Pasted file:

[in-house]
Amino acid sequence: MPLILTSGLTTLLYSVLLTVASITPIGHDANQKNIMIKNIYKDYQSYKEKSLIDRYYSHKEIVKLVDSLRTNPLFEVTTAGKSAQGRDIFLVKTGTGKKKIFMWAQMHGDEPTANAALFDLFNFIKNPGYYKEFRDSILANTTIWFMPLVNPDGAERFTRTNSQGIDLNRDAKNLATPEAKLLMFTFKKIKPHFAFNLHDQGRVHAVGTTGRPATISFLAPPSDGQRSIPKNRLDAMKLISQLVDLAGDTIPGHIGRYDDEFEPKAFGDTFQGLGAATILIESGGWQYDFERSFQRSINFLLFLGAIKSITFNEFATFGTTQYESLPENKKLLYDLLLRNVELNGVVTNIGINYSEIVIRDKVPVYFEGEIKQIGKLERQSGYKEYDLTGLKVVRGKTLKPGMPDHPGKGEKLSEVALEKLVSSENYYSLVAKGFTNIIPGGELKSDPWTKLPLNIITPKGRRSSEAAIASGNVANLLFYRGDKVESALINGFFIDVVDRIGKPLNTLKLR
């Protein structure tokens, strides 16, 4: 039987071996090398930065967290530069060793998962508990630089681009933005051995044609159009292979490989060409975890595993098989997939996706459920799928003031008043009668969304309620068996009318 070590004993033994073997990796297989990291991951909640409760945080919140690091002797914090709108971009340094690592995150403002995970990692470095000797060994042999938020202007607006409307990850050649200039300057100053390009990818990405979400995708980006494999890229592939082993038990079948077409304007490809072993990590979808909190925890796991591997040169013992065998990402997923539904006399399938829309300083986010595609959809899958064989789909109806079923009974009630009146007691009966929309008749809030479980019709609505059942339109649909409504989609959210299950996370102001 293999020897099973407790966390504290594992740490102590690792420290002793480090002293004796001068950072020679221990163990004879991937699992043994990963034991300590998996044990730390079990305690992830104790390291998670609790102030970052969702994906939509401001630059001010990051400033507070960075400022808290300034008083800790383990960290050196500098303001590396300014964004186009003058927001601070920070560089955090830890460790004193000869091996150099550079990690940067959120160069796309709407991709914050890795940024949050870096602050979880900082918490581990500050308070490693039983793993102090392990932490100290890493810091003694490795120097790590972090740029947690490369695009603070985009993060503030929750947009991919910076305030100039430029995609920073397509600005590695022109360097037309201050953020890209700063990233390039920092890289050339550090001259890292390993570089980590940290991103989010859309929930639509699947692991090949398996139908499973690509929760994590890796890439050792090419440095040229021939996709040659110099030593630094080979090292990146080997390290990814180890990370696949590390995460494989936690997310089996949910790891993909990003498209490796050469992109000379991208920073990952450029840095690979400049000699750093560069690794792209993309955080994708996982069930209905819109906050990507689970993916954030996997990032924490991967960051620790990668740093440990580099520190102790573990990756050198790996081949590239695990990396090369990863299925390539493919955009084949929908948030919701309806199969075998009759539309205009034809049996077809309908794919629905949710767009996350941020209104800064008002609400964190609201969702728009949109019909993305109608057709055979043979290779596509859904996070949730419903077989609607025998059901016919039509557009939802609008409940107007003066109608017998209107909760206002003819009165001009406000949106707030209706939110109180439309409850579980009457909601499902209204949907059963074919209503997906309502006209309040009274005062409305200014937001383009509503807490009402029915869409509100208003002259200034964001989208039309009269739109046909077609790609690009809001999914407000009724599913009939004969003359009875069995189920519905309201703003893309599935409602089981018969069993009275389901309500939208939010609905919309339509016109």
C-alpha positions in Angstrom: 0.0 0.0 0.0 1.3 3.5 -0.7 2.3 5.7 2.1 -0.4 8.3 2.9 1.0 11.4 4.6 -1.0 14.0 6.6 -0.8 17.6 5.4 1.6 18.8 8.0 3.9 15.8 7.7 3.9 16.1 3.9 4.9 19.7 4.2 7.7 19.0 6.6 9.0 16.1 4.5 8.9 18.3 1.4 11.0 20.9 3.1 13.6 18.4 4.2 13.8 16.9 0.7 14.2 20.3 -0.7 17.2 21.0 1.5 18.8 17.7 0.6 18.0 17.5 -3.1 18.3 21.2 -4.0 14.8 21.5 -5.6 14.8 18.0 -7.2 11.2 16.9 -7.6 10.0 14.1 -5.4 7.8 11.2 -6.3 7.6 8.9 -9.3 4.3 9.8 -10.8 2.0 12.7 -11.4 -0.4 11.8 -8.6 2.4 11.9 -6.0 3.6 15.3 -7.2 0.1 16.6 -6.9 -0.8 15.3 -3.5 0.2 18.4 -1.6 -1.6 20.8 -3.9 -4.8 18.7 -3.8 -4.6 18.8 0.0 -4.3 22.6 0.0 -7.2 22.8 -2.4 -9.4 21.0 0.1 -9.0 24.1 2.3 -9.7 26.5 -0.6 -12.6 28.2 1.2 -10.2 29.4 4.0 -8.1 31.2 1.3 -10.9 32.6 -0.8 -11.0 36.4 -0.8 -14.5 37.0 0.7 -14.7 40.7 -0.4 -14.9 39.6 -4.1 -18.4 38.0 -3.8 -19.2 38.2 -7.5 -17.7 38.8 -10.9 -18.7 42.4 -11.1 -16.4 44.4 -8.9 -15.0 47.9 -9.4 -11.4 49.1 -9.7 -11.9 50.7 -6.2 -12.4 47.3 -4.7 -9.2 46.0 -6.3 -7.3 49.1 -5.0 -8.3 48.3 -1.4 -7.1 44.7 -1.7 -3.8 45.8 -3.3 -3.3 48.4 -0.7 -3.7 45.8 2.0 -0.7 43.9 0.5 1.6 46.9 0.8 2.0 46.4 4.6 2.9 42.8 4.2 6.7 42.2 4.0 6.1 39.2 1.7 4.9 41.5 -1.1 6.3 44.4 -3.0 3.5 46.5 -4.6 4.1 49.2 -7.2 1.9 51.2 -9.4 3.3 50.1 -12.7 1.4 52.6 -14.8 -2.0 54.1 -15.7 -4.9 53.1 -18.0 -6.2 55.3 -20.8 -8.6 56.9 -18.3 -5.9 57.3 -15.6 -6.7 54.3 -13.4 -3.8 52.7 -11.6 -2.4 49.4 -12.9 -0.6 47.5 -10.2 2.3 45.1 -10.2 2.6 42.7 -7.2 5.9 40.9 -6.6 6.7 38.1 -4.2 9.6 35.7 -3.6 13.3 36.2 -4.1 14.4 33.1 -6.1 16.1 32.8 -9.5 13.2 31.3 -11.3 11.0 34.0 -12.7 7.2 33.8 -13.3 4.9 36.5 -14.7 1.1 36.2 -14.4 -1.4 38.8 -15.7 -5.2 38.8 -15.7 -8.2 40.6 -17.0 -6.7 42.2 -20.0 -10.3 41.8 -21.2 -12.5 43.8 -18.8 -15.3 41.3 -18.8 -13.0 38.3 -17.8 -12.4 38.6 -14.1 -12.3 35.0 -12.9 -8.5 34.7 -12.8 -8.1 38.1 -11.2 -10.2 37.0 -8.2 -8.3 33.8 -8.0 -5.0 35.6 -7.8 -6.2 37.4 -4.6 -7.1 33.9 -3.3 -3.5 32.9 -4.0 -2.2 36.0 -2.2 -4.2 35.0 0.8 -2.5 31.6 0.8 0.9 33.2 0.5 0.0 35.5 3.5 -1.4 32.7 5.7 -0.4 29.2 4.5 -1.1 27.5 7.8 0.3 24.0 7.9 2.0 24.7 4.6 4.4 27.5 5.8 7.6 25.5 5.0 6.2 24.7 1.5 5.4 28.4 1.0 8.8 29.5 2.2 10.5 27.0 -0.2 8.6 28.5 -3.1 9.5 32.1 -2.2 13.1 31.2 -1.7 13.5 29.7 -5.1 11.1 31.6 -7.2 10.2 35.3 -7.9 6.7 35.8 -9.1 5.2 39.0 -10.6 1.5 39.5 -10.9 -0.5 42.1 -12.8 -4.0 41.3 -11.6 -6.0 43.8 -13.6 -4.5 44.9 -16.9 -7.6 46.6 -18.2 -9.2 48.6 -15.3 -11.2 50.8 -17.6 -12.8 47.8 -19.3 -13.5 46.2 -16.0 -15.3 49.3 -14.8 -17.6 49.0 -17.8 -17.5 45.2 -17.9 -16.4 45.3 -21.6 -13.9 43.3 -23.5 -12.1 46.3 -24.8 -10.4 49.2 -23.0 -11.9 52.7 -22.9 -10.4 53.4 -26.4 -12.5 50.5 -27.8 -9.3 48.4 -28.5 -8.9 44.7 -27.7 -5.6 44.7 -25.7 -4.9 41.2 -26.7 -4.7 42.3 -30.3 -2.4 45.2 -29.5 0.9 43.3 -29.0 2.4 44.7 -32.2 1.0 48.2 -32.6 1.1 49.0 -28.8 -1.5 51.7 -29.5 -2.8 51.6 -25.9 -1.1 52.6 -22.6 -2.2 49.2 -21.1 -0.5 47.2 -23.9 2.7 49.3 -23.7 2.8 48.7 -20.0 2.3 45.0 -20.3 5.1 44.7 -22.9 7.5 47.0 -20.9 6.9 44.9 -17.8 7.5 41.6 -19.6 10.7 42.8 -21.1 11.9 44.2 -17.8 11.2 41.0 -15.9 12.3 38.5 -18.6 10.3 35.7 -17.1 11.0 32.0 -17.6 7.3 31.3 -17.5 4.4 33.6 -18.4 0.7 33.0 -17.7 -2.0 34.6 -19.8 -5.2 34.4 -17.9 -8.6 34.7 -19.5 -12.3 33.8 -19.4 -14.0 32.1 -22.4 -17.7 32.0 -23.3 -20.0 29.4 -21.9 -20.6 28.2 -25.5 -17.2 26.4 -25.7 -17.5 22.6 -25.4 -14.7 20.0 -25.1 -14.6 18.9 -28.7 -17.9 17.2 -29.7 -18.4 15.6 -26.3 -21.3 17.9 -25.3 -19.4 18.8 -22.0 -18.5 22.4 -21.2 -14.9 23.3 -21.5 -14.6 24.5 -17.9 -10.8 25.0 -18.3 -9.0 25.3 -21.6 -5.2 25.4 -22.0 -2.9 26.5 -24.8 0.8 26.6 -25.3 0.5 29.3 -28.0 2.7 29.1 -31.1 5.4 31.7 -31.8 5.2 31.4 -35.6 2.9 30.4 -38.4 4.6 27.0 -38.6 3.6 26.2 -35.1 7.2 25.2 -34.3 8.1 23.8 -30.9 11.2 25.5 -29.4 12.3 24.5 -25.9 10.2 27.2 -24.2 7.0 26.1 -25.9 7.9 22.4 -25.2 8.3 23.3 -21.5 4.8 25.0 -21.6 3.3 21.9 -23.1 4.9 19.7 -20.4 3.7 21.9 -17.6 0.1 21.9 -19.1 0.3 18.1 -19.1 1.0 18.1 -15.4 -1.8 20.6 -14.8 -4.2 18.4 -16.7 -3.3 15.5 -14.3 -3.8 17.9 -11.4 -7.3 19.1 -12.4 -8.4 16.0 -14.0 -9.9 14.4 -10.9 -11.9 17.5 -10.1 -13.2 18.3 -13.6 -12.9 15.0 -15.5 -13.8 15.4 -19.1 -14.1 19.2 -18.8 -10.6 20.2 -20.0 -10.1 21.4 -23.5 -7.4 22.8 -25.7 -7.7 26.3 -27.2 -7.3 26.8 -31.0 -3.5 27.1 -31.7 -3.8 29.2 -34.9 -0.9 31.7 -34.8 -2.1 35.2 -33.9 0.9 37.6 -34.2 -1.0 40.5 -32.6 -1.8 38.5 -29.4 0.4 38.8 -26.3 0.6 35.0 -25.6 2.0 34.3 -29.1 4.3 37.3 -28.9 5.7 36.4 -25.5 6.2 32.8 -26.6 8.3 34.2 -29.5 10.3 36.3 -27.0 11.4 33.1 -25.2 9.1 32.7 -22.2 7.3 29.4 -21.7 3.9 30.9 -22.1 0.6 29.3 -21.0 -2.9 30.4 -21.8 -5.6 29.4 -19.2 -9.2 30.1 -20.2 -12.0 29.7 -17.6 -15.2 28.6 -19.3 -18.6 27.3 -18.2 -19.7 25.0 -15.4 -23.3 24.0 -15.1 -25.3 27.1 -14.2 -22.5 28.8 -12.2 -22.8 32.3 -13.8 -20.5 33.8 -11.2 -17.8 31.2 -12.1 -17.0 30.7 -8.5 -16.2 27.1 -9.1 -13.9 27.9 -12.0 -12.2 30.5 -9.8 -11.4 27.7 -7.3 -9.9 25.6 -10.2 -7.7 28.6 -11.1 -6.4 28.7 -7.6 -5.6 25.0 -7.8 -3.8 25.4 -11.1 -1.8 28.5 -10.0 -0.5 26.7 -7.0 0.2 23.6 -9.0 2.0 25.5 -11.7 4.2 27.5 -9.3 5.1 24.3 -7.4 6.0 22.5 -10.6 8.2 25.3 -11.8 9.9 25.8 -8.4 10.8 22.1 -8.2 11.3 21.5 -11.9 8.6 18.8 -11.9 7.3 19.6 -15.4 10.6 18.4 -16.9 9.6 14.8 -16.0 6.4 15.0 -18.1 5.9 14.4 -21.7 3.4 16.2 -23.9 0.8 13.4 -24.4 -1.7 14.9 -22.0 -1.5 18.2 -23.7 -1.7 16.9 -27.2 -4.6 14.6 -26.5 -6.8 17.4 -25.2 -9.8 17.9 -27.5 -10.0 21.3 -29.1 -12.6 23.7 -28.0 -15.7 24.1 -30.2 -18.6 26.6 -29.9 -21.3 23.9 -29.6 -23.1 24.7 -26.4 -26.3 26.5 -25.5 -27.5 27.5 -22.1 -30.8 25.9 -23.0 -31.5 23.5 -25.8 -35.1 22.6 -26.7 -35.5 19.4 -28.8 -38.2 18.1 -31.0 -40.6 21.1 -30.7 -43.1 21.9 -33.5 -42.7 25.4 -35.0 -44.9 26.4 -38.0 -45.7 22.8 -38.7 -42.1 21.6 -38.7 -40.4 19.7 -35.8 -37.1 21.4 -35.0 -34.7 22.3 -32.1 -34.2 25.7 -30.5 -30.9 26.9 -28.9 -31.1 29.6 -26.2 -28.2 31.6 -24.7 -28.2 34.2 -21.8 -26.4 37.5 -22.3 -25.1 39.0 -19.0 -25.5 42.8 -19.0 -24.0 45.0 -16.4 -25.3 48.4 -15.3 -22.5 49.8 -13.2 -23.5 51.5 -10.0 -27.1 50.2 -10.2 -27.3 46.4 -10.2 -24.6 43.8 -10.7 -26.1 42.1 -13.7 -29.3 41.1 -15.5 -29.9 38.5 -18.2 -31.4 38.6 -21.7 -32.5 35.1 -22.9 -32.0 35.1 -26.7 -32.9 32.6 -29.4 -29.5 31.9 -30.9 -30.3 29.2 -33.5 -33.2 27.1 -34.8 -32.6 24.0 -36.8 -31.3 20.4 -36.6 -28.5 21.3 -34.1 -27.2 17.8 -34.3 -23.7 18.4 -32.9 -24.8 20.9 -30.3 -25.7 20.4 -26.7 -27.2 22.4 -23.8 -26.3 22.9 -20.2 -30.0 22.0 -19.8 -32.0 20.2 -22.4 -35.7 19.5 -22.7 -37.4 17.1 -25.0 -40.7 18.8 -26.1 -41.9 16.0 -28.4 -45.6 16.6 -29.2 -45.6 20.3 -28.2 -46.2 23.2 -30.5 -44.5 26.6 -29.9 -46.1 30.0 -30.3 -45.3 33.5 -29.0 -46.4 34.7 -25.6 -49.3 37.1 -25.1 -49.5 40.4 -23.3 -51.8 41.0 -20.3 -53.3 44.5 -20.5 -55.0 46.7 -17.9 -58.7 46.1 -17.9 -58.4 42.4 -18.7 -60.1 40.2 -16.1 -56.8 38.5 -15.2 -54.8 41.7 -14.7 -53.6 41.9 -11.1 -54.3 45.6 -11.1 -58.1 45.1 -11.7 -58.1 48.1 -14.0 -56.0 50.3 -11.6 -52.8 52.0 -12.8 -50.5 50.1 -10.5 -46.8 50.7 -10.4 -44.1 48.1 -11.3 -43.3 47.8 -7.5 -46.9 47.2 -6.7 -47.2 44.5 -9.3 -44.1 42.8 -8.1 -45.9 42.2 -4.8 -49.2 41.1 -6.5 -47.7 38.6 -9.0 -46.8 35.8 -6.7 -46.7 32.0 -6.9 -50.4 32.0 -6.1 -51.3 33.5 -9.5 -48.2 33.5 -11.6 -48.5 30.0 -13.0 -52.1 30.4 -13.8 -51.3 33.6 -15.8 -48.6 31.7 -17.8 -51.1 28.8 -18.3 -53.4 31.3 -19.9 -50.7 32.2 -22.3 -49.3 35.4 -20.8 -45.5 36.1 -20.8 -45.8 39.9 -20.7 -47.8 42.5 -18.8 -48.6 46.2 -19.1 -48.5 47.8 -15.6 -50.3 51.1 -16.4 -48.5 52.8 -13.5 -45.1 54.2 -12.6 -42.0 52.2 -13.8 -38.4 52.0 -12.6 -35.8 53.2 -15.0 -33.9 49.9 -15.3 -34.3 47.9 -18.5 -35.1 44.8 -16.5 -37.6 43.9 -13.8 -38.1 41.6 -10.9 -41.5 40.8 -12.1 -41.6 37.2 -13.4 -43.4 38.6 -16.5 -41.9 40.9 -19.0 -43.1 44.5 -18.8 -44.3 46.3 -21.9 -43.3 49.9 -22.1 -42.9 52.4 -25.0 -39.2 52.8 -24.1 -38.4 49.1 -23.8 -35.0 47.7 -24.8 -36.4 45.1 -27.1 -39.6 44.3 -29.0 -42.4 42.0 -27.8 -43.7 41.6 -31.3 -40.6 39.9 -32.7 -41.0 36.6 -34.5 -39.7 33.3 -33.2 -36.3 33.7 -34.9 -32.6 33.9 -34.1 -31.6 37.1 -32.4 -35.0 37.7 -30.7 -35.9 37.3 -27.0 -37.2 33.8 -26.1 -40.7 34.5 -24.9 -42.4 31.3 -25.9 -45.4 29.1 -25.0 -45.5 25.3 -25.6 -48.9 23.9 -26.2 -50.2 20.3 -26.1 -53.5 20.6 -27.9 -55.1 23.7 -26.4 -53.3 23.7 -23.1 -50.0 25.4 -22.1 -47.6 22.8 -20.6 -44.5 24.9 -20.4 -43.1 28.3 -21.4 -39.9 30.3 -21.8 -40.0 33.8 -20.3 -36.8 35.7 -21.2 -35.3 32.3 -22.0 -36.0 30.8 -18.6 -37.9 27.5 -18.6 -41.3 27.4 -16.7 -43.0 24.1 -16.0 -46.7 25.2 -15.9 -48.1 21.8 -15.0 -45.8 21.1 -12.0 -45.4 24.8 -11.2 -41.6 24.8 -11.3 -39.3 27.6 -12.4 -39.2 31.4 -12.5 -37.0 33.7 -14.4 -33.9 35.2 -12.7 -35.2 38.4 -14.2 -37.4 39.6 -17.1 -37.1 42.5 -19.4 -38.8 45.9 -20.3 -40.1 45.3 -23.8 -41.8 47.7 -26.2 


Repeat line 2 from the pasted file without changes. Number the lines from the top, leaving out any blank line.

Amino acid sequence: MPLILTSGLTTLLYSVLLTVASITPIGHDANQKNIMIKNIYKDYQSYKEKSLIDRYYSHKEIVKLVDSLRTNPLFEVTTAGKSAQGRDIFLVKTGTGKKKIFMWAQMHGDEPTANAALFDLFNFIKNPGYYKEFRDSILANTTIWFMPLVNPDGAERFTRTNSQGIDLNRDAKNLATPEAKLLMFTFKKIKPHFAFNLHDQGRVHAVGTTGRPATISFLAPPSDGQRSIPKNRLDAMKLISQLVDLAGDTIPGHIGRYDDEFEPKAFGDTFQGLGAATILIESGGWQYDFERSFQRSINFLLFLGAIKSITFNEFATFGTTQYESLPENKKLLYDLLLRNVELNGVVTNIGINYSEIVIRDKVPVYFEGEIKQIGKLERQSGYKEYDLTGLKVVRGKTLKPGMPDHPGKGEKLSEVALEKLVSSENYYSLVAKGFTNIIPGGELKSDPWTKLPLNIITPKGRRSSEAAIASGNVANLLFYRGDKVESALINGFFIDVVDRIGKPLNTLKLR